Have a brilliant food business concept? Maker to Market can help make it happen

Gyst Fermentation Bar on Eat Street was a year one Maker to Market participant.

Gyst Fermentation Bar on Eat Street was a year one Maker to Market participant. Thomas Nolan

Maker to Market makes dreams come true.

That’s only a slight exaggeration. Now in its second year, the Maker to Market accelerator program gives four independent entrepreneurs in the local food scene a year’s worth of resources, networking opportunities, and more to scale their ideas to market-ready products.

Applications for the second year of the program open on January 15. Hey, that's today! What are you waiting for?

A collaboration between Lakewinds Food Co-Op and The Good Acre -- a nonprofit food hub -- Maker to Market connects makers, farmers, and retailers to consumers, forming relationships that strengthen ties within the Twin Cities food economy. The program puts a premium on produce, putting program participants in touch with The Good Acre’s localized network of small, sustainable farmers. The Good Acre also provides access to commercial kitchen space, while Lakewinds offers marketing and retail insight and nuts-and-bolts information like product pricing, industry vocabulary, and invoicing. They also provide six months of shelf space in their co-ops.

For first-year Maker to Market participants Danielle Wojdyla (Señoras de Salsa) and Mona Khemakhem (Caldo Foods), having their products on shelves was perhaps the biggest and most exciting part of the program. (Gyst Fermentation Bar and Little Red Hen Foods were also year one participants.)

“It put us on the map,” says Khemakhem, who's behind a line of Mediterranean-inspired dips and sauces. “Now we have our products on the shelves.”

Khemakhem also relished the opportunity to demo her products in Lakewinds, connecting directly with customers and hearing their feedback. After this experience, she and her husband -- who runs the business with her -- are more confident about approaching other retailers. They’ve already started talking to co-packers and local stores and distributors about carrying their wares. For Wojdyla, a food scientist who's now a co-owner of Señoras de Salsa, the shelf space was valuable, as was the sales data that accompanied it. With three locations throughout the West Metro area, Wojdyla could see which of the salsas were selling best in each co-op.

Asked how her life is different because of Maker to Market, Wojdyla says: “Completely different. This is my main job. I didn’t imagine that I would be a small business owner, but I am, and I’m really enjoying it. It gave fuel to my own fire.” Moving forward, she hopes to grow into other stores and co-ops throughout the Twin Cities. Expanding production would mean providing more hours -- and consequently more wages -- to the women she works alongside, a goal that is paramount for her. “The business, inward facing, it’s about continuing to empower these women.”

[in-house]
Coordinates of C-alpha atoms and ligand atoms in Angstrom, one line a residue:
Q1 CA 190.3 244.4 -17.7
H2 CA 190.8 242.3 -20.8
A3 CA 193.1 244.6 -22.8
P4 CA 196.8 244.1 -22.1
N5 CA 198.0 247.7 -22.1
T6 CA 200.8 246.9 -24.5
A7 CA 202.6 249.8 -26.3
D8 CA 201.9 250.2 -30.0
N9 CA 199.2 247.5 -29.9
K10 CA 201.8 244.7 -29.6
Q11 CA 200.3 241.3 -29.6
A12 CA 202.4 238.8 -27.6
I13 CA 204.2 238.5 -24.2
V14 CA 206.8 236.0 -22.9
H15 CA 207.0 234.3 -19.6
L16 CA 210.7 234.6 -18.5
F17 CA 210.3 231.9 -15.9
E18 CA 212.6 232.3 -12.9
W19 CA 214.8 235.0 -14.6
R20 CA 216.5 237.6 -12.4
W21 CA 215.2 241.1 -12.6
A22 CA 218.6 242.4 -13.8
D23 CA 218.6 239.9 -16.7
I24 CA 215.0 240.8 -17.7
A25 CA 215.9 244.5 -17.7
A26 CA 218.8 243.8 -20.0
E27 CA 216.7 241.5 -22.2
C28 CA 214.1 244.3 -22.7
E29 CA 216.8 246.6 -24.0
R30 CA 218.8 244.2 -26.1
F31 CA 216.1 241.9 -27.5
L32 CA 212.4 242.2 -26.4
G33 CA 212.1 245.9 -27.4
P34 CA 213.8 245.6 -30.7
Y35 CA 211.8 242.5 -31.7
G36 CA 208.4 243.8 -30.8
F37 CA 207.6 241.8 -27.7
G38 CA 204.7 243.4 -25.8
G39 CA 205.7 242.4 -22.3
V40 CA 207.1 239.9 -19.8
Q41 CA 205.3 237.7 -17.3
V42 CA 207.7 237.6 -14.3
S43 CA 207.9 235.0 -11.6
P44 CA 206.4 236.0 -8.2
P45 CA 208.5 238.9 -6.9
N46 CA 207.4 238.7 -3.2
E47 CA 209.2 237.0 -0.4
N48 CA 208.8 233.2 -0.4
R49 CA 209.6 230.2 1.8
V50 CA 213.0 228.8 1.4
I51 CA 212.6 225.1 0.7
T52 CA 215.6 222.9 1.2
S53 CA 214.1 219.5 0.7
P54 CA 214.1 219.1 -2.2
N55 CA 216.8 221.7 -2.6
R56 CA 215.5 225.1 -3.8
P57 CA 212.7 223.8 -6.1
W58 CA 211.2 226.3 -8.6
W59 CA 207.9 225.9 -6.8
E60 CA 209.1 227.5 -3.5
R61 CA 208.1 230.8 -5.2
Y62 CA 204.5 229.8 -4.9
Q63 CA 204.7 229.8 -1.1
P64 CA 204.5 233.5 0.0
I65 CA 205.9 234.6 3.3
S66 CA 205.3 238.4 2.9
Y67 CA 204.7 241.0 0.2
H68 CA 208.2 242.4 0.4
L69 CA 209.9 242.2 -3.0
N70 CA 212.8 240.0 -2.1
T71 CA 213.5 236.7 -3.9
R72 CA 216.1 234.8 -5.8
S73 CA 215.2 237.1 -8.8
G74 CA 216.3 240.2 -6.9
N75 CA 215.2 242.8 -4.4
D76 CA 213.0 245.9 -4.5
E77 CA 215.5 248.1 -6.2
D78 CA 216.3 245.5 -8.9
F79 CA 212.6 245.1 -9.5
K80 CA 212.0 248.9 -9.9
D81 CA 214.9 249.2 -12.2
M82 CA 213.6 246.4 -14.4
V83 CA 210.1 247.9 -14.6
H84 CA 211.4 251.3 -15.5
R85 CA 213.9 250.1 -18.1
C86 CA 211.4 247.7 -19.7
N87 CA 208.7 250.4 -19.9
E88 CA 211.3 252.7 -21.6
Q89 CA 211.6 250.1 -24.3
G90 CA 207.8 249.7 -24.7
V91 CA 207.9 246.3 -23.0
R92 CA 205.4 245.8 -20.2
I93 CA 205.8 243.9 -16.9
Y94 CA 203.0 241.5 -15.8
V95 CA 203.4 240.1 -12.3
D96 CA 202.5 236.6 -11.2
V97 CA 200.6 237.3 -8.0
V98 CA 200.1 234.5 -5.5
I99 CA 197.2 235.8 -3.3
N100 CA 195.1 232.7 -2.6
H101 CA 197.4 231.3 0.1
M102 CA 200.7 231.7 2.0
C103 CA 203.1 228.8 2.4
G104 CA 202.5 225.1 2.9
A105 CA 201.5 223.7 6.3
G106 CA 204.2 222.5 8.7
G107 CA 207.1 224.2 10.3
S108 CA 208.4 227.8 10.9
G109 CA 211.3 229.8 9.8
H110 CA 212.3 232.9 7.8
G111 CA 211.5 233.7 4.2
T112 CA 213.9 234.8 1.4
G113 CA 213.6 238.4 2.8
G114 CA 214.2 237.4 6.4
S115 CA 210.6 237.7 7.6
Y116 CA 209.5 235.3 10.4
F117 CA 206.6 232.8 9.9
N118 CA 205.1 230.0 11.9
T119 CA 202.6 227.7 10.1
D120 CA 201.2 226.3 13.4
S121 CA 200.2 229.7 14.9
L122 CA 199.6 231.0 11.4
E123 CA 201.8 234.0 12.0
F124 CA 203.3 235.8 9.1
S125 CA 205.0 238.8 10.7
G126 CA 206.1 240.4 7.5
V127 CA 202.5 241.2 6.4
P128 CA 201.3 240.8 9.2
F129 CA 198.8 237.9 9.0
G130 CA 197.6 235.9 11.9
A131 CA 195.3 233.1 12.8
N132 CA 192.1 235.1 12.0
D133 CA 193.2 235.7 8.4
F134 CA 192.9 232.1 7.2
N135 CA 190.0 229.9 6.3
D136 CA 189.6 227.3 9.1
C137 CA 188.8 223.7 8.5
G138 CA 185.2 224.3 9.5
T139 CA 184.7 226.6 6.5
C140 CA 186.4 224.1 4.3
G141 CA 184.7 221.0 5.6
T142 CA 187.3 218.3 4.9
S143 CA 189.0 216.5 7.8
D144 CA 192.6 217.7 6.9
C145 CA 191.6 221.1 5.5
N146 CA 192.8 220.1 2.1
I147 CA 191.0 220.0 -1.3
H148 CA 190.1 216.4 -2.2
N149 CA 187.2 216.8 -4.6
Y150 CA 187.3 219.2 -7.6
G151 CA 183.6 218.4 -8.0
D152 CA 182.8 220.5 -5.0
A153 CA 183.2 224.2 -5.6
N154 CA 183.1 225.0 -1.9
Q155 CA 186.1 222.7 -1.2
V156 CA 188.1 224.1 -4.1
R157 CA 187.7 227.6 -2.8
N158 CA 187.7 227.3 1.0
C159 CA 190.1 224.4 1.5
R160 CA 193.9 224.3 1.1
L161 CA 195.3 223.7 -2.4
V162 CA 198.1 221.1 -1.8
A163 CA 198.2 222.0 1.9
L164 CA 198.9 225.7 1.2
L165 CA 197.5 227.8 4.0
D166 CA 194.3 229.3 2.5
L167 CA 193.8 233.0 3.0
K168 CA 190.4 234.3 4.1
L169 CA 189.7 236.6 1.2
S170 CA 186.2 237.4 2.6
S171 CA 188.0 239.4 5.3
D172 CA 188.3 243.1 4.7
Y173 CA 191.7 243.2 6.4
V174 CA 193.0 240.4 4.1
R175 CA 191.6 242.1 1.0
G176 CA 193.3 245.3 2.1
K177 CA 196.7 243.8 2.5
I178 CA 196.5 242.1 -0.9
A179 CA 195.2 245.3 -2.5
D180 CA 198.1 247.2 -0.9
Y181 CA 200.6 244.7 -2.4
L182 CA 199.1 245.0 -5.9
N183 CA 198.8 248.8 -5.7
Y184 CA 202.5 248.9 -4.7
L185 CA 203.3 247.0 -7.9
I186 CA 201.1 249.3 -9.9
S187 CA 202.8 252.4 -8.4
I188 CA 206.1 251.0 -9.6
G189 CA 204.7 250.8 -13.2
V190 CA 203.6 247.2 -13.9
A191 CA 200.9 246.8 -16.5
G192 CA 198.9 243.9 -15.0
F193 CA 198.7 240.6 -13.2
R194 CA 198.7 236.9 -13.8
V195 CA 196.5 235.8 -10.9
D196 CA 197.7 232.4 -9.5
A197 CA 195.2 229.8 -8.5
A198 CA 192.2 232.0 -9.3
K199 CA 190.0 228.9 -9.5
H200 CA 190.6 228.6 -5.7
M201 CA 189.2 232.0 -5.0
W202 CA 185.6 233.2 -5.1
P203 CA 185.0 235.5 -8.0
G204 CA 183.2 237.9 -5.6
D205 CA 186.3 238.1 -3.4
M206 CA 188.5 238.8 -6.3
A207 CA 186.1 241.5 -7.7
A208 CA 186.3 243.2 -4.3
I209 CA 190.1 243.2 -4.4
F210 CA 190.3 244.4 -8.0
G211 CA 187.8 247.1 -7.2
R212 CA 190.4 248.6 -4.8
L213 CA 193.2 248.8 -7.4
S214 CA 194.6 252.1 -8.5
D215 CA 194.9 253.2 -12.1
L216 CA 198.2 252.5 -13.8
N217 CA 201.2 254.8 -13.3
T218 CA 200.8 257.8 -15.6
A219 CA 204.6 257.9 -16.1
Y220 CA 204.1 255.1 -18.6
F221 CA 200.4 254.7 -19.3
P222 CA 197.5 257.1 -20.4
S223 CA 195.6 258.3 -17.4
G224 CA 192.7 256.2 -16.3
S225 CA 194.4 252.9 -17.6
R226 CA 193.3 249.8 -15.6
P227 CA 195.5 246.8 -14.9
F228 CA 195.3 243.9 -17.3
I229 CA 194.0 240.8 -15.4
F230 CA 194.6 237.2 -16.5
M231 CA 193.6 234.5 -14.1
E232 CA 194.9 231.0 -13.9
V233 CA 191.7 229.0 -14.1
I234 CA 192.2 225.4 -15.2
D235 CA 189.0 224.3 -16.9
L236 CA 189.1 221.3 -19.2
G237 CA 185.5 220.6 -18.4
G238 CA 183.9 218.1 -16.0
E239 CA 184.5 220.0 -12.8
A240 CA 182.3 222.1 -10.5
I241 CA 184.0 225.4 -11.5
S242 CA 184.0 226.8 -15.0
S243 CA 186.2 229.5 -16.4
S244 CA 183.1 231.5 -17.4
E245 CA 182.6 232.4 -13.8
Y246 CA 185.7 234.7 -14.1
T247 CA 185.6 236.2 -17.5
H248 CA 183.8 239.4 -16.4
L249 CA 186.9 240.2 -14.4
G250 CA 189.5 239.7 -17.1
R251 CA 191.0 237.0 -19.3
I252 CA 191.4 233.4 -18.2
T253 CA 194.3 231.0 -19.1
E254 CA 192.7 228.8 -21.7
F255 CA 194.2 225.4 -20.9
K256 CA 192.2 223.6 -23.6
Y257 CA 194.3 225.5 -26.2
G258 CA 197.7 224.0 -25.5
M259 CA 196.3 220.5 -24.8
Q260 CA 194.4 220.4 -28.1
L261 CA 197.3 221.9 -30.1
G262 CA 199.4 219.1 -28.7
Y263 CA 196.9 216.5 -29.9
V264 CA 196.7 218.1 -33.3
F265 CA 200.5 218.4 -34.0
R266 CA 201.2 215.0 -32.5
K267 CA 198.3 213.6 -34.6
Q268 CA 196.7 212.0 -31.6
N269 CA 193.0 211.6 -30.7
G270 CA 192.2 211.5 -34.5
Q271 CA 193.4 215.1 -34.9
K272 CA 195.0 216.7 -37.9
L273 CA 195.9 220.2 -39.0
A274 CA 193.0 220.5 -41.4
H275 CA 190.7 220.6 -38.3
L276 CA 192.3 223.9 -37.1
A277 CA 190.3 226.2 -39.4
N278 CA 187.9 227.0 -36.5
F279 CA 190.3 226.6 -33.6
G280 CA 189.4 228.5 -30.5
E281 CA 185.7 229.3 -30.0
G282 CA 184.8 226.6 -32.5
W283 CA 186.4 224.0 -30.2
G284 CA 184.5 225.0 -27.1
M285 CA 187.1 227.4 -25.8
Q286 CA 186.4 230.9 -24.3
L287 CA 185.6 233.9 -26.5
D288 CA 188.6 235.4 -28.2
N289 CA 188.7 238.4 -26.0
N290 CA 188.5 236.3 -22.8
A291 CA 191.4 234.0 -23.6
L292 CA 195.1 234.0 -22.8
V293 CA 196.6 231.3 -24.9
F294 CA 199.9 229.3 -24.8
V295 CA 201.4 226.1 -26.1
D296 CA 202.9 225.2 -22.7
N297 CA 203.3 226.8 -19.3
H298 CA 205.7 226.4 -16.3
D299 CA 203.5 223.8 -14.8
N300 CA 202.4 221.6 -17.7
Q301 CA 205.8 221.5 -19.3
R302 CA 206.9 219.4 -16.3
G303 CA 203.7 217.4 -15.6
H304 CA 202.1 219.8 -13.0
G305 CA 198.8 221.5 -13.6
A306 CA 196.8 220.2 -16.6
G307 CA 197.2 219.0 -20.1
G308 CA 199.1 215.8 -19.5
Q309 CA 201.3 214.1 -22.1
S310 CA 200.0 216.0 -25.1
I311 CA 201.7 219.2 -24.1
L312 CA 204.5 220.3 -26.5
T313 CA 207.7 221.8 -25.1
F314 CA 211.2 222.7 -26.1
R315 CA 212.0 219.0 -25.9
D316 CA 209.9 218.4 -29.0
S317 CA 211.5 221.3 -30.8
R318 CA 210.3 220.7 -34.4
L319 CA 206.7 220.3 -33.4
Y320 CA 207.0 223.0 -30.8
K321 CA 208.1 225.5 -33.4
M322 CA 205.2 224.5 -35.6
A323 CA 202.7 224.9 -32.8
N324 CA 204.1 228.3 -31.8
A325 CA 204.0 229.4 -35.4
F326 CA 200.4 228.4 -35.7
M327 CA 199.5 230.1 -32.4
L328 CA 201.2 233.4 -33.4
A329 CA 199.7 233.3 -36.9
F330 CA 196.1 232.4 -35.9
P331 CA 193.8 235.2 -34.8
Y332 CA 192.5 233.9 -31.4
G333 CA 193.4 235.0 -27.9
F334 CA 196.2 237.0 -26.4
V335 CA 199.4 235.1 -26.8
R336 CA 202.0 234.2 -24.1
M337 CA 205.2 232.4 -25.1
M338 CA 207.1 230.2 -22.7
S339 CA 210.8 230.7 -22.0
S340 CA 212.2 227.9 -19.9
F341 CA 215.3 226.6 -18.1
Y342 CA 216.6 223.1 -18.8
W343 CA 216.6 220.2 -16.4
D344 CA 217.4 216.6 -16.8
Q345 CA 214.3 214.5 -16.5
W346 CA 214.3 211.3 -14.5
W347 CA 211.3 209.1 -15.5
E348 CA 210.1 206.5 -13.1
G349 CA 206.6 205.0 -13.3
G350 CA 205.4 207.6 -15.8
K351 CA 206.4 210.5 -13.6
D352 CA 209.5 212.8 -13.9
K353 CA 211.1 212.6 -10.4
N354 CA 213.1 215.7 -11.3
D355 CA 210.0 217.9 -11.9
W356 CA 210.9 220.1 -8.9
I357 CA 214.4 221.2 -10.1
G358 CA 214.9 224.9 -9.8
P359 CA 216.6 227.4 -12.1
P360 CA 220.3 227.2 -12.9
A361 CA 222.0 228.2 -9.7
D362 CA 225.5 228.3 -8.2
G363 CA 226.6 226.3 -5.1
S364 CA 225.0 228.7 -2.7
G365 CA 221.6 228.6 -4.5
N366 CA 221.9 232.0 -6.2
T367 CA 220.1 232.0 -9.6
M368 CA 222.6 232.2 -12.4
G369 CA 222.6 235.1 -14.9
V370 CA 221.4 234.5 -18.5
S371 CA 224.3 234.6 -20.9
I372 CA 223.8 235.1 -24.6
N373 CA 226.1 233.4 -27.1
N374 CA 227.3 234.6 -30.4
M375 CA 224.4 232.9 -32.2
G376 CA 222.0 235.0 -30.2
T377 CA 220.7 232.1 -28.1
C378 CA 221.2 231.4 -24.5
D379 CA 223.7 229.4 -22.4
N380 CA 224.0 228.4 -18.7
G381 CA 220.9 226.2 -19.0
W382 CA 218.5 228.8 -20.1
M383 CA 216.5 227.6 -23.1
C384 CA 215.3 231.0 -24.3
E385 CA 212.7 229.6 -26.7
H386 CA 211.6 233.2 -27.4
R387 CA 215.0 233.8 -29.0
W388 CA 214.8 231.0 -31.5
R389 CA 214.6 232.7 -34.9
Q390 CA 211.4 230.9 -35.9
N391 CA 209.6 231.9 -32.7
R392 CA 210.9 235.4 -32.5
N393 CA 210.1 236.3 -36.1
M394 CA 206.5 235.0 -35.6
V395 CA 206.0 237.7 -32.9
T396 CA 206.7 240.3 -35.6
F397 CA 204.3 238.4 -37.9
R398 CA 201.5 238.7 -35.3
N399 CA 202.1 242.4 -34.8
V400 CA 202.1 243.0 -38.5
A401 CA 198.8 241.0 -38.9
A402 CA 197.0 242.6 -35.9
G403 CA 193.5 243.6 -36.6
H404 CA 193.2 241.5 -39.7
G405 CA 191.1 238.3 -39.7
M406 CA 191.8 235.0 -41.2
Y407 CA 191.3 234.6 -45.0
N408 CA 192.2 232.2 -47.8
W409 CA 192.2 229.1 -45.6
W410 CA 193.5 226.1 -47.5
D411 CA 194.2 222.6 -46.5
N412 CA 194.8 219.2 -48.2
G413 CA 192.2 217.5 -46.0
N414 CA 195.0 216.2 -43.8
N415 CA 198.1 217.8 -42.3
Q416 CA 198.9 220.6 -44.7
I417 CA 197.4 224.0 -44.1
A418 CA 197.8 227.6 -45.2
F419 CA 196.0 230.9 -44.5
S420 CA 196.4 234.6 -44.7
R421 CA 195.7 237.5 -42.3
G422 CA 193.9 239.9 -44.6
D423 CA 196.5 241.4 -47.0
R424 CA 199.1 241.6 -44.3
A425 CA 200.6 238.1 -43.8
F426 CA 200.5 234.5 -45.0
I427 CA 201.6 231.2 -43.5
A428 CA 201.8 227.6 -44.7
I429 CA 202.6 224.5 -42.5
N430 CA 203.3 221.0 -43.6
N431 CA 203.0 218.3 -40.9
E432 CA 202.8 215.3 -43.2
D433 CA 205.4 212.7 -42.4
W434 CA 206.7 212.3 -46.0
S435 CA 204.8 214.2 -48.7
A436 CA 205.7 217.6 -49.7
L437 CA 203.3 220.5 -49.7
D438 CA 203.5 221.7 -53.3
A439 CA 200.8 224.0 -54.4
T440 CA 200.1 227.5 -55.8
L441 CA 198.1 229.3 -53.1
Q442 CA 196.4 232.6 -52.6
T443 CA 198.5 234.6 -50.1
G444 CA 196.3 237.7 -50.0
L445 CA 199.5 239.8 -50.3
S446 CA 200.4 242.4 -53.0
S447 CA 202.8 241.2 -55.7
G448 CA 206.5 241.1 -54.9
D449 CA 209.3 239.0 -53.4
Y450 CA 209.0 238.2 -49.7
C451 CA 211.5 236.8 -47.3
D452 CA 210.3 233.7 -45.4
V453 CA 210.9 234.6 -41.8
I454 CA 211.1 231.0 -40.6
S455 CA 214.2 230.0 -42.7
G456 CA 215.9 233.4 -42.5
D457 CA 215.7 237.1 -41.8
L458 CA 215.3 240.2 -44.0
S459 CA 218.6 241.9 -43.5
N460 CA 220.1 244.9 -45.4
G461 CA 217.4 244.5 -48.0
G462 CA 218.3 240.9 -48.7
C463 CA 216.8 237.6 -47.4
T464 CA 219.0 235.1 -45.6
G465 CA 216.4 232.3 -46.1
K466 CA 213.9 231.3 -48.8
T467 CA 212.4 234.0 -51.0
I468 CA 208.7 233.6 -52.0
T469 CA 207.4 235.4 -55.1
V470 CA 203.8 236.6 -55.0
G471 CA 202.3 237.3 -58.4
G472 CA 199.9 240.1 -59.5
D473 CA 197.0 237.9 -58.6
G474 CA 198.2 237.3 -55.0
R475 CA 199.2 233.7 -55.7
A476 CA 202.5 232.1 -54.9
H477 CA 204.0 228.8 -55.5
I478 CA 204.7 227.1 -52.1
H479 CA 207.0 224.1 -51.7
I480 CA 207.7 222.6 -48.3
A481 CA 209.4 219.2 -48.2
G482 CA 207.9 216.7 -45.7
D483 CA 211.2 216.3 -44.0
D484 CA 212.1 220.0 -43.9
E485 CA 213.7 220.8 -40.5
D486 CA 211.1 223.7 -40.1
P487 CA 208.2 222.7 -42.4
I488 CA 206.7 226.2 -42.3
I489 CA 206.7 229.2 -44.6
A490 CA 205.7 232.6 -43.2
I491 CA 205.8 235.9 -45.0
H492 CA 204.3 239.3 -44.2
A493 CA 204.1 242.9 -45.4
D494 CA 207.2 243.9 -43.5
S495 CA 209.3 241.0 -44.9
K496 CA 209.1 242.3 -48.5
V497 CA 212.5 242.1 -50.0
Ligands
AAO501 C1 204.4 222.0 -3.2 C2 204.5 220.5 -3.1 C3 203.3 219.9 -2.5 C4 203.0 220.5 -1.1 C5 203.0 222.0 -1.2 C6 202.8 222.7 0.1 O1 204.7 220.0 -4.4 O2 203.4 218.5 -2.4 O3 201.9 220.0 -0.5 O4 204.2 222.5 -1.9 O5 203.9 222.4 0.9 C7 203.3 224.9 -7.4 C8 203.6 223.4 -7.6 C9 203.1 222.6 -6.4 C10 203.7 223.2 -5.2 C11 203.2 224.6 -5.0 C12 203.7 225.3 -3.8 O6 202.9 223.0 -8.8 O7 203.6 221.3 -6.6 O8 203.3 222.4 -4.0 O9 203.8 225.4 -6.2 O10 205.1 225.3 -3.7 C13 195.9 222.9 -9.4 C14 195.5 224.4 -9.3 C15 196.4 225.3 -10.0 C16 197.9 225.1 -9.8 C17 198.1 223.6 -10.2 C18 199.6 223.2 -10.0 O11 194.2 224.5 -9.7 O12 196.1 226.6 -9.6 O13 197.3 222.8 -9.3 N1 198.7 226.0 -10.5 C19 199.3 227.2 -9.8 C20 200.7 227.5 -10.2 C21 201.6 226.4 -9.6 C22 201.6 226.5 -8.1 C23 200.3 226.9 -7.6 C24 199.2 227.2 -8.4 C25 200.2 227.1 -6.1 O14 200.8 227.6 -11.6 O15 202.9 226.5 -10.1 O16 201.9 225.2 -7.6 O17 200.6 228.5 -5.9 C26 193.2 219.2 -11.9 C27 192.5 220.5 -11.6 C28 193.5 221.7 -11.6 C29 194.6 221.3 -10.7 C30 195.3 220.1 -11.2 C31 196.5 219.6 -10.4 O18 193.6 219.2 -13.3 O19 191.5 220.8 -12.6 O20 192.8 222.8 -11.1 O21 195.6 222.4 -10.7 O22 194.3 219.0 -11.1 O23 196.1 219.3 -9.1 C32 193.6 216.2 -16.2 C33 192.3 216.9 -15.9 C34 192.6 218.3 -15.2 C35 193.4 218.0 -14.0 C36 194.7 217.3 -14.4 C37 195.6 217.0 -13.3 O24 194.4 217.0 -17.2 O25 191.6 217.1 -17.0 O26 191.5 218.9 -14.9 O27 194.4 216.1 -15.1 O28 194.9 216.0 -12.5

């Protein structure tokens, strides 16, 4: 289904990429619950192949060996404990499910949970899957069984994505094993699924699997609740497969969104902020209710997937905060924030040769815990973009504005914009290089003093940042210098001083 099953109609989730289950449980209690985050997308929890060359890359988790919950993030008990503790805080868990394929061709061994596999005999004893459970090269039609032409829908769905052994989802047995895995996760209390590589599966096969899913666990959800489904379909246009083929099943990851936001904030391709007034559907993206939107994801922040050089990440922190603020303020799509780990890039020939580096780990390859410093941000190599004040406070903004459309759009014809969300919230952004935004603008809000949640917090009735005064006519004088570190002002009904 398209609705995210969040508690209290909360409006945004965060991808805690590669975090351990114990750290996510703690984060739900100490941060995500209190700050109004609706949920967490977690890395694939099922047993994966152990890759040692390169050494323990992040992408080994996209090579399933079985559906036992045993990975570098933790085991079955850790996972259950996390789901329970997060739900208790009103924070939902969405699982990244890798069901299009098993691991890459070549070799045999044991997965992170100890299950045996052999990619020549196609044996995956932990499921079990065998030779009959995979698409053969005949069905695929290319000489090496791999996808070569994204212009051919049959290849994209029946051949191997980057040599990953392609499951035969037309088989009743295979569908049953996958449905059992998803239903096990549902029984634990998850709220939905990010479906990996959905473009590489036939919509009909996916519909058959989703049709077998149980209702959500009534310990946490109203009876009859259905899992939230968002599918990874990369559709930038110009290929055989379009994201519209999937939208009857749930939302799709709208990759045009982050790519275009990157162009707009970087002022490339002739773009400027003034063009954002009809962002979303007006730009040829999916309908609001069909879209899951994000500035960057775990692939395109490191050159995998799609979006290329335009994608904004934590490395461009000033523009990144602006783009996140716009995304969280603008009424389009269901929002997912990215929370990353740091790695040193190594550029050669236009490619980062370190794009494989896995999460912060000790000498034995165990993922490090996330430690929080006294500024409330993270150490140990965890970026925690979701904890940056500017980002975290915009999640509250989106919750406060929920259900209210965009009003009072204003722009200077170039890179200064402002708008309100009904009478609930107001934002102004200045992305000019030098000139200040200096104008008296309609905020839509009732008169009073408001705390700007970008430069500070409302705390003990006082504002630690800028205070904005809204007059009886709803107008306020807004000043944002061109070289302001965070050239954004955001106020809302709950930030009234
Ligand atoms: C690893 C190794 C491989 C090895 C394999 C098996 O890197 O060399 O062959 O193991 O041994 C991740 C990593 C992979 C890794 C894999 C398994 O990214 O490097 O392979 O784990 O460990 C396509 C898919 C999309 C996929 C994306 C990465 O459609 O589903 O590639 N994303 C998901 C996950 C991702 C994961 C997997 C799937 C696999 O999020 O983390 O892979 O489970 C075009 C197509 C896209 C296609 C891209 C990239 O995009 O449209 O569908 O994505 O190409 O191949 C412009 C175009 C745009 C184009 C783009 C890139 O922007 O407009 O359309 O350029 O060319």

Khemakhem wants to share the flavors of her home with as many people as possible. Originally from Morocco, she and her husband -- who's from Tunisia -- have lived in Minnesota for over 18 years. However, when they had trouble finding the foods and flavors of their home cuisines, they started making their own. Family and friends were the happy recipients of many of these foods around the holidays, which inspired Khemakhem to start her business.

“I think [Maker to Market is] an opportunity every single local entrepreneur should try to apply for,” says Khemakhem. “It’s an opportunity they should not miss out on. Through this program, I got to meet new vendors. It gives you all the tools to start a new business or expand an expanding business.”

“It takes so much more hard work and energy if you don’t have an accelerator” to start your own business, adds Wojdyla. “The Twin Cities is such a cool community. We have enough interest and enough demand that there’s a program like this. It makes me really proud to be a part of the Minnesota food community.”

Looking at the long-term effects of the program, Wojdyla says, “I hope this program helps create enough demand for local vegetables and grains that it can help diversify our agriculture system.” Khemakhem already sees some initial effects in the economy. “We’re hiring people from the community. We’re buying our ingredients from local farmers. It’s just going to create a network, this stronger network where you can try to connect the process from A to Z.”

For these entrepreneurs, Maker to Market was a springboard to sharing their passion and their background with consumers and growers, all while strengthening the local food community.

Kind of a dream come true.

Those interested in applying for Maker to Market should visit Applications are open from Monday, January 15 through Friday, February 16. Members of the Maker to Market program will be announced in April following taste tests and panel evaluation.